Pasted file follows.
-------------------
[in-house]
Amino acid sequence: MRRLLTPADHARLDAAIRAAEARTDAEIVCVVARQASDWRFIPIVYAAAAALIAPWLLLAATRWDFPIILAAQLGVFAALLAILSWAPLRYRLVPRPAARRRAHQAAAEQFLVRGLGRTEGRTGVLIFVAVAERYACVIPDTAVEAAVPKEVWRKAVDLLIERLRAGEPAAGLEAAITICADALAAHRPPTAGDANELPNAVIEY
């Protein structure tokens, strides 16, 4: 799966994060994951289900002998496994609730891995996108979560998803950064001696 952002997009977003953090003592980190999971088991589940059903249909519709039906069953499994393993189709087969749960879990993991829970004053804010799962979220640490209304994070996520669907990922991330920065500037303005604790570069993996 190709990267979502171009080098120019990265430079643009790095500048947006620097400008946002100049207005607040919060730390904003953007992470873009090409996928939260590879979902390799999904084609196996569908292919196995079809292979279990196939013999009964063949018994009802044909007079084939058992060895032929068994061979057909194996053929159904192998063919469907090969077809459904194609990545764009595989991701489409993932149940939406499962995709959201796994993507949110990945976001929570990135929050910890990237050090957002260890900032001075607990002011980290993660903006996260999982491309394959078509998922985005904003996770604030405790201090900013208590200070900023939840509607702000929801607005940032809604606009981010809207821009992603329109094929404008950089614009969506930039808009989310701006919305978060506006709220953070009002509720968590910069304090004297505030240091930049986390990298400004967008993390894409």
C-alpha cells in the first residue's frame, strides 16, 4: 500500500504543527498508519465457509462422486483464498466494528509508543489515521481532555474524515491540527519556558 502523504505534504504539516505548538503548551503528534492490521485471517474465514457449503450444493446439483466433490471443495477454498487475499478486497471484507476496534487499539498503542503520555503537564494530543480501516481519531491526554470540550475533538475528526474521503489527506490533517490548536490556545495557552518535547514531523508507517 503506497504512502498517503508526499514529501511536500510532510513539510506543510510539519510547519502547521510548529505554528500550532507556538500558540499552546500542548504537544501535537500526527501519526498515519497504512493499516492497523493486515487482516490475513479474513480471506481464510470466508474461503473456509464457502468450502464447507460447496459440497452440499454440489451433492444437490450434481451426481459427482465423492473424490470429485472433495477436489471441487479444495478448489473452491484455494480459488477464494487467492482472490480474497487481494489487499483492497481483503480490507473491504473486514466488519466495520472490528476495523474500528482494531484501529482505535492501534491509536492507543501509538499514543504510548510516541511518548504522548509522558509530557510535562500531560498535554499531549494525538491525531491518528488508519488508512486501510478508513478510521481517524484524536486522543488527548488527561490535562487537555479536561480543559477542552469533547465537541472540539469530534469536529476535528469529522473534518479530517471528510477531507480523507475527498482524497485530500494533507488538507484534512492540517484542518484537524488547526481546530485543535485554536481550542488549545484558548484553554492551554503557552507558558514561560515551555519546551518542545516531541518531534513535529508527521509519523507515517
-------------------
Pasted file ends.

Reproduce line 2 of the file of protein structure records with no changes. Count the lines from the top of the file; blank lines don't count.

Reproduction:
Amino acid sequence: MRRLLTPADHARLDAAIRAAEARTDAEIVCVVARQASDWRFIPIVYAAAAALIAPWLLLAATRWDFPIILAAQLGVFAALLAILSWAPLRYRLVPRPAARRRAHQAAAEQFLVRGLGRTEGRTGVLIFVAVAERYACVIPDTAVEAAVPKEVWRKAVDLLIERLRAGEPAAGLEAAITICADALAAHRPPTAGDANELPNAVIEY